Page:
The Finance Ministers of G-20 countries are scheduled to meet on October 13 in Washington and finalise it.
Nangia Andersen Partner Sandeep Jhunjhunwala said the statement released by the OECD on Friday weighed against the one in July 2021 brings out some interesting observations, on which taxmen and taxpayers had their eyes laid on.
"As a significant move, the OECD has sought for an immediate and upfront withdrawal of unilateral digital services tax and a commitment not to introduce such measures in the future.
'No newly enacted digital services taxes or other relevant similar measures would be imposed on any company from October 8 and until the earlier of December 31, 2023, or the coming into force of the multilateral convention," he said.
The modality for the removal of existing digital services taxes and other relevant similar measures needs to be appropriately coordinated, Jhunjhunwala added.
"Pillar Two which was initially proposed to be brought into effect from 2023 has now been deferred to 2024," he added.
Deloitte India Partner Sumit Singhania said the two pillar solutions finally agreed will result in redistribution of USD 125 billion taxable profits annually, and ensure global MNEs pay minimum 15 percent tax once these measures are implemented in 2023 through a multilateral convention to be signed next year.
Consensus on global minimum tax will practically make tax competition amongst nations rather unfeasible by narrowing down any such opportunities to rarest circumstances, he said.
"In reaching final Two-pillar solutions, OECD Inclusive Framework has tied up several loose ends and drawn the roadmap to its implementation. The final solution offers 25 percent share in super normal profits (i.e. profits in excess of 10 per cent) sought to be reallocated to market countries," Singhania said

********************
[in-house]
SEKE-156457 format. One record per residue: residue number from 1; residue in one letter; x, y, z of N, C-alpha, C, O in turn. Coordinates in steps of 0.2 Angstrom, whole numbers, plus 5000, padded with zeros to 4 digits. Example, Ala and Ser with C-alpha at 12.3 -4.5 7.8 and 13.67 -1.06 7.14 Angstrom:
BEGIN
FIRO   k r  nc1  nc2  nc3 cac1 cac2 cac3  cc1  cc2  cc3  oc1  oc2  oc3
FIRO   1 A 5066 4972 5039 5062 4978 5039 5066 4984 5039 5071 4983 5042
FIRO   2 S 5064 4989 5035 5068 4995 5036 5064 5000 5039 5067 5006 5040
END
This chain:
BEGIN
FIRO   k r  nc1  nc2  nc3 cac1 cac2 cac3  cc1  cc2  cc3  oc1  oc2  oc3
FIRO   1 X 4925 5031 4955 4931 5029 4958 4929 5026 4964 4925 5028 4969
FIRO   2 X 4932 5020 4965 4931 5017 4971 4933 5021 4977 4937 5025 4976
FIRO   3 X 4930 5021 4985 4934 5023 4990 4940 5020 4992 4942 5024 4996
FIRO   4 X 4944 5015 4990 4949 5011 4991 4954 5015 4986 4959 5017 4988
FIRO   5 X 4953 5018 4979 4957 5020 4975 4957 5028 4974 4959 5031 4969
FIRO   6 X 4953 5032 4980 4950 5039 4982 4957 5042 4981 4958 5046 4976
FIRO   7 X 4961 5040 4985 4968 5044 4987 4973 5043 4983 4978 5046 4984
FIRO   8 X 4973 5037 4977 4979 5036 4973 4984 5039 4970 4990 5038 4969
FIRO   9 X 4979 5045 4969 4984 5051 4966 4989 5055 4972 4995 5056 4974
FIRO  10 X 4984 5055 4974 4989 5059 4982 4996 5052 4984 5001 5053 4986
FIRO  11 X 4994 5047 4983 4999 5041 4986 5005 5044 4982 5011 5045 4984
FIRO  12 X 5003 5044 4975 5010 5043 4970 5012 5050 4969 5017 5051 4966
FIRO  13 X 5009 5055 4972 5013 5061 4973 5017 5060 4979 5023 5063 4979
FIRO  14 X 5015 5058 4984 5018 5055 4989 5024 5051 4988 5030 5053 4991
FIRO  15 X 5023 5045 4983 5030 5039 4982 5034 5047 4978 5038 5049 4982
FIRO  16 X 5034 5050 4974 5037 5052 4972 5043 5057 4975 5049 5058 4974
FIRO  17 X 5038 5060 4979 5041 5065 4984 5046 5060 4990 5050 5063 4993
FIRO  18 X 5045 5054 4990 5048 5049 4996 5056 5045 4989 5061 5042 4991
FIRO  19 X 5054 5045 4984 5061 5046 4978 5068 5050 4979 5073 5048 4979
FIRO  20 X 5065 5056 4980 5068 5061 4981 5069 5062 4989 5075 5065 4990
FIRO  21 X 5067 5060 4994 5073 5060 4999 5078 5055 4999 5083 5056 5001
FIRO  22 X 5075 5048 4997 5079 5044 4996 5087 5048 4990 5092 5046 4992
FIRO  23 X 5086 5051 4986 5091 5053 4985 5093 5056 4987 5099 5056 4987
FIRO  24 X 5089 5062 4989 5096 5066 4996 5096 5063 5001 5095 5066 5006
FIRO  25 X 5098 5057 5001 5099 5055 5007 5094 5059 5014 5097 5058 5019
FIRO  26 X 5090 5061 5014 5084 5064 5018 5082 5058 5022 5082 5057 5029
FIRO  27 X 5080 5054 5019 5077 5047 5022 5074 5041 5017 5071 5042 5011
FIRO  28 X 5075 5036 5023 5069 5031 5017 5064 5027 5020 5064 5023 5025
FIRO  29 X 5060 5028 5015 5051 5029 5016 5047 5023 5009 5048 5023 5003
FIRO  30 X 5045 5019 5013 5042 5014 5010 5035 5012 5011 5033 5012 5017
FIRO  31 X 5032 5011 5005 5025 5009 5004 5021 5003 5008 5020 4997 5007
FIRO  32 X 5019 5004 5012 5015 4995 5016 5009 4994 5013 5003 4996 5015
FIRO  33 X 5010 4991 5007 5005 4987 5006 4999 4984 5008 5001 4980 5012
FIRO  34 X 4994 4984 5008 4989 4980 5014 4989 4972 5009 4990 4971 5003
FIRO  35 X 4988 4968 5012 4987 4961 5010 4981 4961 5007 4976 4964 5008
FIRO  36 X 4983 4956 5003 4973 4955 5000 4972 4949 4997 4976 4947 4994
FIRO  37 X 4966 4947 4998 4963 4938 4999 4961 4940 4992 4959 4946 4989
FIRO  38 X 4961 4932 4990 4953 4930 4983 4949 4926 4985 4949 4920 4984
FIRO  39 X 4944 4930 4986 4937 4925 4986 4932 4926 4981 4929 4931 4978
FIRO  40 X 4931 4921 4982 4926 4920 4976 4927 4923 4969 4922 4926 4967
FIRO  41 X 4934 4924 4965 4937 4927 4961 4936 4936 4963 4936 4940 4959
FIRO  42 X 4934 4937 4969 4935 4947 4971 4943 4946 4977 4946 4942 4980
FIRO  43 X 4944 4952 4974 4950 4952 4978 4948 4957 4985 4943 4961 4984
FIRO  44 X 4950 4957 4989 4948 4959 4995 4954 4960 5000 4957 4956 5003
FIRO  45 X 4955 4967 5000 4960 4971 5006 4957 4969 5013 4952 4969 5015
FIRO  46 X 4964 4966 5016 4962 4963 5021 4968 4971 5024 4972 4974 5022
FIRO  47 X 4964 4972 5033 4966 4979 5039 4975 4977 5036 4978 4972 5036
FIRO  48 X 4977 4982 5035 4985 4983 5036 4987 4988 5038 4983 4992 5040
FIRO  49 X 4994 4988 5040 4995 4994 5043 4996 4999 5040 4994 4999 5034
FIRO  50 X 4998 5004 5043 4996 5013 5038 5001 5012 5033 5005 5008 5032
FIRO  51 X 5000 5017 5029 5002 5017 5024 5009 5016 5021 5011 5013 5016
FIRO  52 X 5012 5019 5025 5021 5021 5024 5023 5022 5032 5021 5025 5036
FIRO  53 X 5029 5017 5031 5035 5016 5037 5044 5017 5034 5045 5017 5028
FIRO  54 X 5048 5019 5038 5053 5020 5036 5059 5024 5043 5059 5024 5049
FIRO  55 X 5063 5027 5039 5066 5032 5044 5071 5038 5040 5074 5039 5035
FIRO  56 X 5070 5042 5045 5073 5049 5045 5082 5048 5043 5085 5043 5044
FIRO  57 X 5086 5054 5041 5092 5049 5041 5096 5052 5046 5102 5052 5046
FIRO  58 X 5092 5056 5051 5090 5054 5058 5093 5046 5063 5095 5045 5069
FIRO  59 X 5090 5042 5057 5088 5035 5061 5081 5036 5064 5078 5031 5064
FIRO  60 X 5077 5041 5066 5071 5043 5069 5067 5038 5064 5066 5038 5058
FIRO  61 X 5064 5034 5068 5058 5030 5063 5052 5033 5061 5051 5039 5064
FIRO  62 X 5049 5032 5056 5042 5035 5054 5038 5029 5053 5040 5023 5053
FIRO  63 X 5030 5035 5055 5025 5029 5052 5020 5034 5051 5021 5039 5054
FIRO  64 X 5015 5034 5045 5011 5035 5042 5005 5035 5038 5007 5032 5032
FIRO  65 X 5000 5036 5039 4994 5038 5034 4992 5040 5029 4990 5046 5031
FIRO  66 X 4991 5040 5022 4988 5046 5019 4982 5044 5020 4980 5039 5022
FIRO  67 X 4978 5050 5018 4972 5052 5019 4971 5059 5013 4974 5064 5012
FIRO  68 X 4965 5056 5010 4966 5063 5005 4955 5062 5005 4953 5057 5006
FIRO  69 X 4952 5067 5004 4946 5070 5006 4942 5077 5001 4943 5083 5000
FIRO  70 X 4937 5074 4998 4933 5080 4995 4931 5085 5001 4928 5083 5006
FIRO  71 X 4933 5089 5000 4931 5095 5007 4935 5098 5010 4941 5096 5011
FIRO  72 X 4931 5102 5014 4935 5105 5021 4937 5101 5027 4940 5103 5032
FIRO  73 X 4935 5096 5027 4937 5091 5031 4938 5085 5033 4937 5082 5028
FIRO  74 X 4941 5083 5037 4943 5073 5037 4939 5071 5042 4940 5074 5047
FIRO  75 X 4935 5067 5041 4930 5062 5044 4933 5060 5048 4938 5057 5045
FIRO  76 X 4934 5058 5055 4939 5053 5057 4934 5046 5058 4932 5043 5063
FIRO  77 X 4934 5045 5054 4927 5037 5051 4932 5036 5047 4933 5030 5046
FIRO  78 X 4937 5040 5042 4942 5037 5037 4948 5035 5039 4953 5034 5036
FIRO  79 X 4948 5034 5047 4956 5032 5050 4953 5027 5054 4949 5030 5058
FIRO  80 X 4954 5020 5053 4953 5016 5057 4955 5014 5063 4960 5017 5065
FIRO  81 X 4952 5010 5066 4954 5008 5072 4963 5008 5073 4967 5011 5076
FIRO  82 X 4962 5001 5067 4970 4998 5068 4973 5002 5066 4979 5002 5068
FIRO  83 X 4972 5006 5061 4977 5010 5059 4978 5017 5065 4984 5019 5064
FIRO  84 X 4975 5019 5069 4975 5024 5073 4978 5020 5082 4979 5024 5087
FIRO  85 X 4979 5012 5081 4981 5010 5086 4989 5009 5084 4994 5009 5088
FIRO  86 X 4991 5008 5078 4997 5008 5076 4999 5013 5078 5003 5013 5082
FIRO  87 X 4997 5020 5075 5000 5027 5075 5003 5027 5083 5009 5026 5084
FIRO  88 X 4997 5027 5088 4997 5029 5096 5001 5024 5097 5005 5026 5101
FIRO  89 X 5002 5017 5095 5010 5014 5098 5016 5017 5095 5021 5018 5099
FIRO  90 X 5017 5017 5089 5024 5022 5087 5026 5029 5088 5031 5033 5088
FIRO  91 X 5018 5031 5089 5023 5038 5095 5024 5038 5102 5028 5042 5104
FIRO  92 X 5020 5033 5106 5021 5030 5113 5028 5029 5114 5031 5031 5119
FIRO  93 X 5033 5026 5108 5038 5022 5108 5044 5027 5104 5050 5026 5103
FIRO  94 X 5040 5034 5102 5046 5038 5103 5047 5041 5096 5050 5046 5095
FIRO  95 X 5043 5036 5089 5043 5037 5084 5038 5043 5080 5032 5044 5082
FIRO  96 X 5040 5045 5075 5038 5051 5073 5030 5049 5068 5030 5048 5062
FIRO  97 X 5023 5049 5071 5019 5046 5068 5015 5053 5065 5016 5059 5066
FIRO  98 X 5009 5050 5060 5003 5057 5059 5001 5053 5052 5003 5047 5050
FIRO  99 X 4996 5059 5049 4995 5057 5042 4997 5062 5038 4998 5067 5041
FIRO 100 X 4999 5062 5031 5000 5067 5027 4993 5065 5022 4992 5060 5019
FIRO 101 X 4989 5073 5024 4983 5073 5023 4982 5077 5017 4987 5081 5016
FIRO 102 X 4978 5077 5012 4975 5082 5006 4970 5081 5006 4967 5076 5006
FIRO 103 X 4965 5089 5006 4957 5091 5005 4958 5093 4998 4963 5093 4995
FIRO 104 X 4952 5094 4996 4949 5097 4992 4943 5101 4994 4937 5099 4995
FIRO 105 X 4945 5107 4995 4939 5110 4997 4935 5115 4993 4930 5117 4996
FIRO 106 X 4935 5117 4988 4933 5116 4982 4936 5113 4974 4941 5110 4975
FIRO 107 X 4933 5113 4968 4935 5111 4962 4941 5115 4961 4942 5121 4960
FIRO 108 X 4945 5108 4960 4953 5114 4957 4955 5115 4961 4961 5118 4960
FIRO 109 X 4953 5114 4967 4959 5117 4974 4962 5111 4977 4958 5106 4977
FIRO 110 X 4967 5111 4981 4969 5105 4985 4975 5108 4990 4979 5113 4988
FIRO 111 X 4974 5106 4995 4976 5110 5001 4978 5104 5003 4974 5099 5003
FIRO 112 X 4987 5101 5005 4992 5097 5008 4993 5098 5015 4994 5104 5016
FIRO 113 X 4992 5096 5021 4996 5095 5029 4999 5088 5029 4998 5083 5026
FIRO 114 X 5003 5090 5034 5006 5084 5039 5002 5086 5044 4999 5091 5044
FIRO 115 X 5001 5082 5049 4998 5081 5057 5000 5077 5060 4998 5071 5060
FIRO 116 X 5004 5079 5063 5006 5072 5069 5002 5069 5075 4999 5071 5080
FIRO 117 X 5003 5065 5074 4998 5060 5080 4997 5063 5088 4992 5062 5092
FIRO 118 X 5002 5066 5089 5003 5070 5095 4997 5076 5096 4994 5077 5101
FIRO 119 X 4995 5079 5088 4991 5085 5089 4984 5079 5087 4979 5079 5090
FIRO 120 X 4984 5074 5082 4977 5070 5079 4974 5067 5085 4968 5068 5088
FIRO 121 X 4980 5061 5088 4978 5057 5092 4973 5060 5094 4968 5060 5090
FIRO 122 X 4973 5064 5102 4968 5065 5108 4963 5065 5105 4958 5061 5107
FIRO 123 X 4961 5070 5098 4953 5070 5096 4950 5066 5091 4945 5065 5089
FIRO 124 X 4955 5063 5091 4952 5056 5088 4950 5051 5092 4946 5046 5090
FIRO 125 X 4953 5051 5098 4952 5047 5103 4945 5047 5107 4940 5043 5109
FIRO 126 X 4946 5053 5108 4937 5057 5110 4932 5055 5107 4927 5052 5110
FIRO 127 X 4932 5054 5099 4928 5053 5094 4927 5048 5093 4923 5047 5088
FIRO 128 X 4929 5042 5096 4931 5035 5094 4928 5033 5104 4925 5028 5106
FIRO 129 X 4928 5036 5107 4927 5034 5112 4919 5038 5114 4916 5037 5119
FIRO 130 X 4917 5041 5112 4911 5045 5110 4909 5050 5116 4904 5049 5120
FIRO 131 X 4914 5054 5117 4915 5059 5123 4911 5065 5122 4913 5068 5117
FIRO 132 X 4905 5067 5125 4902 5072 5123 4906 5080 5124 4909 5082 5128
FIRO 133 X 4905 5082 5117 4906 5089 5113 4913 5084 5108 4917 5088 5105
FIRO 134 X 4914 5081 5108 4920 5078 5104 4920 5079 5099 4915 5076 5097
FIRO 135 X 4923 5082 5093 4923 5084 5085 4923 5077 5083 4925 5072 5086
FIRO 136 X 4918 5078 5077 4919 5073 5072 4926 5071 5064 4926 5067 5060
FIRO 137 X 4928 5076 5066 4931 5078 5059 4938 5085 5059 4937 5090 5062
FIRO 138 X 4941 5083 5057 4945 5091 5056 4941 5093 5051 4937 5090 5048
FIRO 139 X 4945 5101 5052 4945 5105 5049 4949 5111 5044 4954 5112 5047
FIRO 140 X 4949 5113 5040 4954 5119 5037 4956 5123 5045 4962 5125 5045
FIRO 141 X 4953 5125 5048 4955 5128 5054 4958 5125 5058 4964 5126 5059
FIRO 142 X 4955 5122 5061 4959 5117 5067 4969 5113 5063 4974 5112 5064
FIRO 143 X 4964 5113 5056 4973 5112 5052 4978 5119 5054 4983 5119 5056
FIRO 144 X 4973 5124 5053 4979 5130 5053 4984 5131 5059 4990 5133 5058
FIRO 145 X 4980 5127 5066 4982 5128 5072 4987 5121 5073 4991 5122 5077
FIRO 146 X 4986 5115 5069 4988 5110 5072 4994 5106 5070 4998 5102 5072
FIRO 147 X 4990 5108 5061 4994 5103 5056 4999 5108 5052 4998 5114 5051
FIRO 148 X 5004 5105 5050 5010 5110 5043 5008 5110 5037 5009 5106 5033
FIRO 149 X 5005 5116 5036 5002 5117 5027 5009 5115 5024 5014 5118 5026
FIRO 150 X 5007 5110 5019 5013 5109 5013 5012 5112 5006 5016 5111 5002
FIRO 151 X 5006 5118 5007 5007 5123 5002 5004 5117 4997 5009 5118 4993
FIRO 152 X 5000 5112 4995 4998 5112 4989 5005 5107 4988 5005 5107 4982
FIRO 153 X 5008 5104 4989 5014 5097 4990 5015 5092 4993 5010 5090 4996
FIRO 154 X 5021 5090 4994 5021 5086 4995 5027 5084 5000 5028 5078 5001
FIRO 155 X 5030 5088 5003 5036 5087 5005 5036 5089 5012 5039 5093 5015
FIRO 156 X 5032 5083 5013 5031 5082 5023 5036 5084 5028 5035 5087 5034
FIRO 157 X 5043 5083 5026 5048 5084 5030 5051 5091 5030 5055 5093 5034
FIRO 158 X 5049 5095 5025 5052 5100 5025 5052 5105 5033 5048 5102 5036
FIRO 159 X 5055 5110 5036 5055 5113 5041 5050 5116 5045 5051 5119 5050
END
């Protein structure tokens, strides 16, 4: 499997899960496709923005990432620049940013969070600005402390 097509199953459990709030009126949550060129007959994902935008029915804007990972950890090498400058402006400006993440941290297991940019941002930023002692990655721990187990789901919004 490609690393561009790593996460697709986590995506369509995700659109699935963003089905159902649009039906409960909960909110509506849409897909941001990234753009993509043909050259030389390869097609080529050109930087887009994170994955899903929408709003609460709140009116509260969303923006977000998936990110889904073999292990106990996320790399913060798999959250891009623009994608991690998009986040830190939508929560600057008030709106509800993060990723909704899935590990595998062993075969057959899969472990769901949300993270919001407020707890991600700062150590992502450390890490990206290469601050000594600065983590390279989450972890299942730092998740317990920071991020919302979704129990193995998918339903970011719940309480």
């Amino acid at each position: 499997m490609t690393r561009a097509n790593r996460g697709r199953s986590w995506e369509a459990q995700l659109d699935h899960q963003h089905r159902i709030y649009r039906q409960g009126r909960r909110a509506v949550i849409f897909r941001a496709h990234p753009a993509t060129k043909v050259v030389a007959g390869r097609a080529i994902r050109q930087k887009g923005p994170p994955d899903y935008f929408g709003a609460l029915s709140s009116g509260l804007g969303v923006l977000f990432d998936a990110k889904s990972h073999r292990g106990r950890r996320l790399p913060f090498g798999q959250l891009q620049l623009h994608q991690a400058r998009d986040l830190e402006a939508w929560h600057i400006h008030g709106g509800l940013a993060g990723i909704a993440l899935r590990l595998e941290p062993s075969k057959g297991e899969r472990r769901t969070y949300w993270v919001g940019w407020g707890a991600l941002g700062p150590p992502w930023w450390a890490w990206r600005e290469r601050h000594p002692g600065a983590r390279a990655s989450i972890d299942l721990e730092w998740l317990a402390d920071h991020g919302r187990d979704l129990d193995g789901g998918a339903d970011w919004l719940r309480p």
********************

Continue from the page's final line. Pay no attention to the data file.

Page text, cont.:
He said the signing of MLI will also lead to consistent withdrawal of digital Services tax and any such similar taxes /levies, and will prevent any future enactment of such order.
"In the end, two pillar solutions ought to be reckoned as enduring overhaul of the century old international tax regime, that's here to change the rule of the global profit allocation amongst taxing jurisdictions completely," Singhania added.
Shardul Amarchand Mangaldas & Co. Partner Gouri Puri said a consensus on Pillar 1 and Pillar 2 are key to secure a more certain and stable tax regime for multinationals and governments.
"While the fine print is awaited, India is balancing its interests both as an importer and an exporter of capital, goods and services. The deal will prevent a race to the bottom amongst countries," Puri added.